The report’s research however indicated that these options might be skewed dependent on a company’s business model and that most IVRs provided between two and five options in the top menu.

Timing of Introductory Greetings. . .
 IVR systems almost universally include introductory messages identifying the company the caller is contacting. While such messages can be great opportunities for promoting your brand, they can also bore and frustrate callers — and possibly prompt them to hang up. This was backed up by this research study, as the vast majority of the Fortune 500 companies the SA group called kept their introductory messages under 7.9 seconds.

Dial Pad Response. . .
Though the term IVR includes the phrase “voice response,” the majority of IVR systems that the SA team called, in fact relied heavily on the dial pad as the sole input method.

Only 28 percent of the IVR systems they called offered voice response as the sole input method. In fact even the majority of IVR systems with speech recognition capability also allowed callers the option to switch to dial pad input.

It was also noted that speech recognition has historically been a bug-prone technology, and that if companies favored this option, they’ll need to look for a solution with advance speech recognition features.

Female Voice Preferred. . .
All of the IVR systems that SA phoned used human-sounding versus “robotic” voices, such as the infamous voices popularized by MacInTalk, Apple’s pioneering speech synthesizer. But more importantly, this study determined that 74% of companies utilized female rather than male voices, most likely because research has shown that the human brain tends to prefer female voices.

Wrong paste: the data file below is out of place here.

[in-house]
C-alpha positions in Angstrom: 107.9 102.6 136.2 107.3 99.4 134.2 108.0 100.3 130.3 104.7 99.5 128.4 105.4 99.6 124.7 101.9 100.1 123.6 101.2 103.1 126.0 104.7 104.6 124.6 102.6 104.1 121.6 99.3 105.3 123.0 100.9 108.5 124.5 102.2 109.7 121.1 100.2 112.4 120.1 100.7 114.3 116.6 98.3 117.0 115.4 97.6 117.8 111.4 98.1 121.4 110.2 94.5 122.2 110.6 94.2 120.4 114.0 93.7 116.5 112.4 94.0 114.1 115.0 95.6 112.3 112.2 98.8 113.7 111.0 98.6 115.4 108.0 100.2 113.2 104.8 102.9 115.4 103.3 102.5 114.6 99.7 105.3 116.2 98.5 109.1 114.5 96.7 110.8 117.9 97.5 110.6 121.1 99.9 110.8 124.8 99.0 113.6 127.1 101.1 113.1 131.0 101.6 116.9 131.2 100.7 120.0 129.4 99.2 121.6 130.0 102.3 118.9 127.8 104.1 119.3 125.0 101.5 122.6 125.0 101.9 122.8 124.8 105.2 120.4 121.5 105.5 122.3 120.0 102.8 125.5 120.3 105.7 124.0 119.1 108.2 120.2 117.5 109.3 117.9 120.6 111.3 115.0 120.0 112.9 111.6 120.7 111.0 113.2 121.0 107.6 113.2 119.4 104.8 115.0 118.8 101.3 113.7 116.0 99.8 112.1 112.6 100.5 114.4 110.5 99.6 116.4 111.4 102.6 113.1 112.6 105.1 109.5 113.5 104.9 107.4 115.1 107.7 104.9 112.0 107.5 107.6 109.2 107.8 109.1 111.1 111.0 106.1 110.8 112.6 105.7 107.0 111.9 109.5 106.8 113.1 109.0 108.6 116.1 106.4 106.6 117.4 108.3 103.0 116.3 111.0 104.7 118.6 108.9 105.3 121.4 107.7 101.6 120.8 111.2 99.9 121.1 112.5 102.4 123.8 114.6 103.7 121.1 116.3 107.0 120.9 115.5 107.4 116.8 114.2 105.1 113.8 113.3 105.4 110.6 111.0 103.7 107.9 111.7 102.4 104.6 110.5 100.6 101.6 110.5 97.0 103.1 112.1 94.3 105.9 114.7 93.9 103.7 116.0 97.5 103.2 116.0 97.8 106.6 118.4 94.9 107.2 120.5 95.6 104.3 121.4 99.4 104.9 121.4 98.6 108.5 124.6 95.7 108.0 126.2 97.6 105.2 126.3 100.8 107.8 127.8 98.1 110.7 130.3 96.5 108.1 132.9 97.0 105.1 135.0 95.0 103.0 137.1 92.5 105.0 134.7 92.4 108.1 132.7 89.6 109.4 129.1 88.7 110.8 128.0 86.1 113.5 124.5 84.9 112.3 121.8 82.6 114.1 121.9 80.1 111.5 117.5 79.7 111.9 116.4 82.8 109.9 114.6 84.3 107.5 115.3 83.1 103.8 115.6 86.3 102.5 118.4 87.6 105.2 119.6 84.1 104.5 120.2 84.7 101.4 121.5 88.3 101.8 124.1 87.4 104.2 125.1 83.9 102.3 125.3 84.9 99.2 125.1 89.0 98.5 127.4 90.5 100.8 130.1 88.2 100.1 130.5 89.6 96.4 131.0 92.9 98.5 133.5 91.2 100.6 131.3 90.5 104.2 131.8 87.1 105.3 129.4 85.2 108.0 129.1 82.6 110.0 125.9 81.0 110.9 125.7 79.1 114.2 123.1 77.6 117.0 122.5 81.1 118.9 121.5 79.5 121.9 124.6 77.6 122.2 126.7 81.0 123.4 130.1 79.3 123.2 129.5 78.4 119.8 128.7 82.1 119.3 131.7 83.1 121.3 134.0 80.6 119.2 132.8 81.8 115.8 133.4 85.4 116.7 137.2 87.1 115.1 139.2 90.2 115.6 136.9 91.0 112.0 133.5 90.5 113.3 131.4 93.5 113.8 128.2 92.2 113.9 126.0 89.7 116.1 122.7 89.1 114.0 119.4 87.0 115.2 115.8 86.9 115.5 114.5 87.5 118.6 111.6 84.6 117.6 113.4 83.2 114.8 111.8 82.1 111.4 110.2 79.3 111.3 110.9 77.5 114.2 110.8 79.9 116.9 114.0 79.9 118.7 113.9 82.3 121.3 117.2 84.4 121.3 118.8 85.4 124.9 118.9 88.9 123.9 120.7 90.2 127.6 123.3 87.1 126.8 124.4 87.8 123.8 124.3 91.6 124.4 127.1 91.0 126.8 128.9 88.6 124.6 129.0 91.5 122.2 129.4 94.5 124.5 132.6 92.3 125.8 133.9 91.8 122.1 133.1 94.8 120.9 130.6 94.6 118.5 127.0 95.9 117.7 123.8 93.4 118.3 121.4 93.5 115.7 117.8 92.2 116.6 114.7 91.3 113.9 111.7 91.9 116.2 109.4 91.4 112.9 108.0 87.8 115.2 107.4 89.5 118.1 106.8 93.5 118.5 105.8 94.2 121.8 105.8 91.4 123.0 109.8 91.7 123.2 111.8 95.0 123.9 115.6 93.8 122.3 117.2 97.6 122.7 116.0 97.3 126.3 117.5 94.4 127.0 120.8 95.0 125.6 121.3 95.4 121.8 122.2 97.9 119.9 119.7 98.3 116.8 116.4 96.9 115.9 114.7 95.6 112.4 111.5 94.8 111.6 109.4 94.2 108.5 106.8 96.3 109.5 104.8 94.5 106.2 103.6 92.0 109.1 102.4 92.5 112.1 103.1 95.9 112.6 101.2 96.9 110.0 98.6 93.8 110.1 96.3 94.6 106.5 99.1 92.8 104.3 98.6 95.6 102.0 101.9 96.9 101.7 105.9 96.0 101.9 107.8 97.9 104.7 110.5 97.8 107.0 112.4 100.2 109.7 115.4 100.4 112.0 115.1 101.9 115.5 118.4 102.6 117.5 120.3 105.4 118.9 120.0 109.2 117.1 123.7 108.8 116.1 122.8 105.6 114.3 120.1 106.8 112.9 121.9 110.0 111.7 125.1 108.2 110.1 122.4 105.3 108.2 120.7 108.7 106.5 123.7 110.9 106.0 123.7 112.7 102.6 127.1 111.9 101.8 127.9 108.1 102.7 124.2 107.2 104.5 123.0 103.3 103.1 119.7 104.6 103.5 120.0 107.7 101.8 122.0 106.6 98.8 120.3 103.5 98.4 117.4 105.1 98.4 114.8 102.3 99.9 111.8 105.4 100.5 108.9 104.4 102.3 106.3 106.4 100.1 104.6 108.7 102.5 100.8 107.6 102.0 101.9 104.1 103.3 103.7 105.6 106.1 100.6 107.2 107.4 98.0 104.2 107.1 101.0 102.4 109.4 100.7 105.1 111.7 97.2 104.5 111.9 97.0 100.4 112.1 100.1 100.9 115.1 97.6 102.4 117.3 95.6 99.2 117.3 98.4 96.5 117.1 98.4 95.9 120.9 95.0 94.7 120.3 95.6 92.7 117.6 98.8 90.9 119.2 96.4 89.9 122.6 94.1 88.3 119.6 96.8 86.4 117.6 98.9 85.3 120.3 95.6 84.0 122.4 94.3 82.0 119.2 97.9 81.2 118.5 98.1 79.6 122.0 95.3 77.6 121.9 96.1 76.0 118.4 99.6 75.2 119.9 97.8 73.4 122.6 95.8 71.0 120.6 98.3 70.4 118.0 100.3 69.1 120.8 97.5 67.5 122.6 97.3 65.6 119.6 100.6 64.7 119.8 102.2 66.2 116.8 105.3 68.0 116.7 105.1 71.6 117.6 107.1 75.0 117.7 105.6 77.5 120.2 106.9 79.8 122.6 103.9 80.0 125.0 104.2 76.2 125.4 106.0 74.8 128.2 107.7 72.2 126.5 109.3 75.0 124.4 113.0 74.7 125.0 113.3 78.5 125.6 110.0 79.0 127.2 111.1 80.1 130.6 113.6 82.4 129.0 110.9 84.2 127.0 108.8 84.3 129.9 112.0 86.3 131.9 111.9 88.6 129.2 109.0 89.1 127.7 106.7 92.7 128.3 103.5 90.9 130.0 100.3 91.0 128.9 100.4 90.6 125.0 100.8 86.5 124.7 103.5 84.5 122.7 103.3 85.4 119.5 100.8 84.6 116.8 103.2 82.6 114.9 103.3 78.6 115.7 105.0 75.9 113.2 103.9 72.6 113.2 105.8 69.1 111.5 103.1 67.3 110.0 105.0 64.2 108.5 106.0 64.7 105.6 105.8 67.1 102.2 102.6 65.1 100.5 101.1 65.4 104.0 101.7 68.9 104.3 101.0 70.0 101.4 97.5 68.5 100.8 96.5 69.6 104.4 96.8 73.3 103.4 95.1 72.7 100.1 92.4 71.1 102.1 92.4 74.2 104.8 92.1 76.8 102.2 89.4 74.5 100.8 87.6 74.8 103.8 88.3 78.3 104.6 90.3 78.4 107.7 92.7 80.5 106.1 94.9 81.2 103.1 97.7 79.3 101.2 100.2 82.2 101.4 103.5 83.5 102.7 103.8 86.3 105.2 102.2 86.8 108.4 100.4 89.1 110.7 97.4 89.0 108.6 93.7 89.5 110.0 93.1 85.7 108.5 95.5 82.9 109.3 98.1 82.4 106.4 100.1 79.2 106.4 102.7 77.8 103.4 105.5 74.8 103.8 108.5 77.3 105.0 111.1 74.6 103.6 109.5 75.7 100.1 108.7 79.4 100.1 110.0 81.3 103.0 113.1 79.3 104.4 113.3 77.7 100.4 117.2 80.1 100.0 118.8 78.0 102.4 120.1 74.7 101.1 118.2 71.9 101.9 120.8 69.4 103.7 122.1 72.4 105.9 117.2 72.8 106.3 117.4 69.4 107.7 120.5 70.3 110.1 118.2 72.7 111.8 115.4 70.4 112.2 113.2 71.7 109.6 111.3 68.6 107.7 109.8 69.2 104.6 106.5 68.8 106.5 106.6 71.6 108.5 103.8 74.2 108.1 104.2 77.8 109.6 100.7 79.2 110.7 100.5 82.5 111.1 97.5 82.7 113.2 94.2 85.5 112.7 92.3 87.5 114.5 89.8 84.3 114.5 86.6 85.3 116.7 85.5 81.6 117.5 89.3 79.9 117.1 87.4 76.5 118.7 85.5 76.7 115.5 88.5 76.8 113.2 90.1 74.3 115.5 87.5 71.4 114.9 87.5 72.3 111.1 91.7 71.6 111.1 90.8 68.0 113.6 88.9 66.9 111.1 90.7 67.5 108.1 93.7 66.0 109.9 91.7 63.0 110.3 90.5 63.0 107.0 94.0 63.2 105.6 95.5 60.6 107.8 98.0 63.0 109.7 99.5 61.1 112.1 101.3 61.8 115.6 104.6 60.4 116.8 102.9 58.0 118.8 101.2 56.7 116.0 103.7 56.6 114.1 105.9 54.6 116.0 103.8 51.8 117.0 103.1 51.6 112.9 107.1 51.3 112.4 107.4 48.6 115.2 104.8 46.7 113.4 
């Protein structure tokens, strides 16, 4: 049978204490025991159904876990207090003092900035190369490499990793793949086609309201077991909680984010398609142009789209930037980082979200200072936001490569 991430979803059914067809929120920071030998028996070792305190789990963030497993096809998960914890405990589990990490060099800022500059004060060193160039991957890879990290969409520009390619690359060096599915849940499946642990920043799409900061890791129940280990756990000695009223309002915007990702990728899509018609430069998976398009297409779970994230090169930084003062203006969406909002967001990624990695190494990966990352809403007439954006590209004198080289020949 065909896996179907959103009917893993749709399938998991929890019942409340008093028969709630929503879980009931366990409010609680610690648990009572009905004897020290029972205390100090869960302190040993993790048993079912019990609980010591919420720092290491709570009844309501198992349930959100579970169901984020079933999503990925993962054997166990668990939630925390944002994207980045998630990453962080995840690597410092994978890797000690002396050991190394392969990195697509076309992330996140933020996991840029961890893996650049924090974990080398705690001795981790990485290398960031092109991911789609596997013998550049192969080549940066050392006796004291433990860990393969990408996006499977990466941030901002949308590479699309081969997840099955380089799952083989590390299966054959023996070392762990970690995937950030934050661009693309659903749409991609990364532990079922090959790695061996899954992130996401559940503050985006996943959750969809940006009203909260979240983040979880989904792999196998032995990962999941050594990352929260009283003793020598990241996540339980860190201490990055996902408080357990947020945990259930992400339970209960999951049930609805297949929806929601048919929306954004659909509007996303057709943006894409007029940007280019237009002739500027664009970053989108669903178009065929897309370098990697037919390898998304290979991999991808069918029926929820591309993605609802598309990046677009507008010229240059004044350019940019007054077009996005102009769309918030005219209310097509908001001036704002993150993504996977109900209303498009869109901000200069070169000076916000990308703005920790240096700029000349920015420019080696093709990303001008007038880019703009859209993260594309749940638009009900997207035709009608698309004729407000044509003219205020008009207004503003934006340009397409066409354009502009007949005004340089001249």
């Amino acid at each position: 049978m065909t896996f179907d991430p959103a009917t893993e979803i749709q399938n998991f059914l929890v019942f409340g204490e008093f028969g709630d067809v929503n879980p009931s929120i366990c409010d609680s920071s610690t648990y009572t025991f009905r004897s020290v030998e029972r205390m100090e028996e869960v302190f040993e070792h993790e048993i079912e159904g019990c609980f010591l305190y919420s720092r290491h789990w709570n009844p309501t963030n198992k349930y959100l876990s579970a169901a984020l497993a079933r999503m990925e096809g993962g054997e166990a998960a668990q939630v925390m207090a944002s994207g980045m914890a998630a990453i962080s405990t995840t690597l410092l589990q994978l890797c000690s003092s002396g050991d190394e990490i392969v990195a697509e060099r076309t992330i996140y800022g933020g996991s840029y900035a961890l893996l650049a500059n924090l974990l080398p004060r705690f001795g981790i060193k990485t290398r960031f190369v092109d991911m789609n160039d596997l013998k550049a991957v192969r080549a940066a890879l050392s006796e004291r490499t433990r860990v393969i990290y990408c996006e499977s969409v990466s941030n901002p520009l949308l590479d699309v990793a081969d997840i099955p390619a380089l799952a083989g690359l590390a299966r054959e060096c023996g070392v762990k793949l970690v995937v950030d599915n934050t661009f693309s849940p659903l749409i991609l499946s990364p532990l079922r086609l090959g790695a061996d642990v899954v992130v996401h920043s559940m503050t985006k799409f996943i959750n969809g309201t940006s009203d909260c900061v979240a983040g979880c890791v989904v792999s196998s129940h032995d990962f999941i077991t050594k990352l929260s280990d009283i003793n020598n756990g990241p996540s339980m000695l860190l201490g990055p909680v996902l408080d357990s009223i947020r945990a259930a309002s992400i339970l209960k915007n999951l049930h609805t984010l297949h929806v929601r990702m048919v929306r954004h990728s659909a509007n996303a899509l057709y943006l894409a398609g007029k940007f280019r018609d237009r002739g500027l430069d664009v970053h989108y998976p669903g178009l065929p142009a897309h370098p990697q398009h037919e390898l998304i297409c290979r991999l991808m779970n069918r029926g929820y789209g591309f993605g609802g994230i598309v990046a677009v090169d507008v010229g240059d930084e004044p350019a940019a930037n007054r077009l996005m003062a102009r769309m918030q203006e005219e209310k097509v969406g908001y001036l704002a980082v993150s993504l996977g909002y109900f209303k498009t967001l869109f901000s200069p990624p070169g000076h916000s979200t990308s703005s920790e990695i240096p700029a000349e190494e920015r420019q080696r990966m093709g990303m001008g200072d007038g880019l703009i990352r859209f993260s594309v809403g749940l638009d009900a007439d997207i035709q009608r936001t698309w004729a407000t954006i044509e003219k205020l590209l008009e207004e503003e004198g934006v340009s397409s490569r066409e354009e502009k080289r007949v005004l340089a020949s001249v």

With that said, more than 25% of the IVR systems they called employed male voices, which indicates that the decision about which gender to use is most likely dependent upon the demographics of a company’s customers.

Telzio has a default recording for the voicemail and conference-room greetings that uses the female voice. However, there’s no default recording for the IVR menu, because that’s specific for each business.

Other Factors. . .
Software Advice’s study also researched other factors important for IVR design inclusive of what submenus to include or exclude, the use or non-use of branding statements and the issue of hanging up on customers.

Important to note that all the best practices determined by Software Advice’s report can be accomplished with Telzio through our Call Flow Editor.

Using Telzio, there’s an endless number of ways companies can set up a call flow (the route of a caller when they dial in). Business owners can set up multiple IVR menus. And in so doing can transfer the caller to different actions like forwarding the call to multiple live agents simultaneously (first to pick up) or sequentially, forwarding the caller to another IVR menu, or forwarding the caller to an extensions directory.

Ron is part of the marketing team at Telzio, covering everything from tips and tech for growing businesses to customer success stories for the Telzio blog.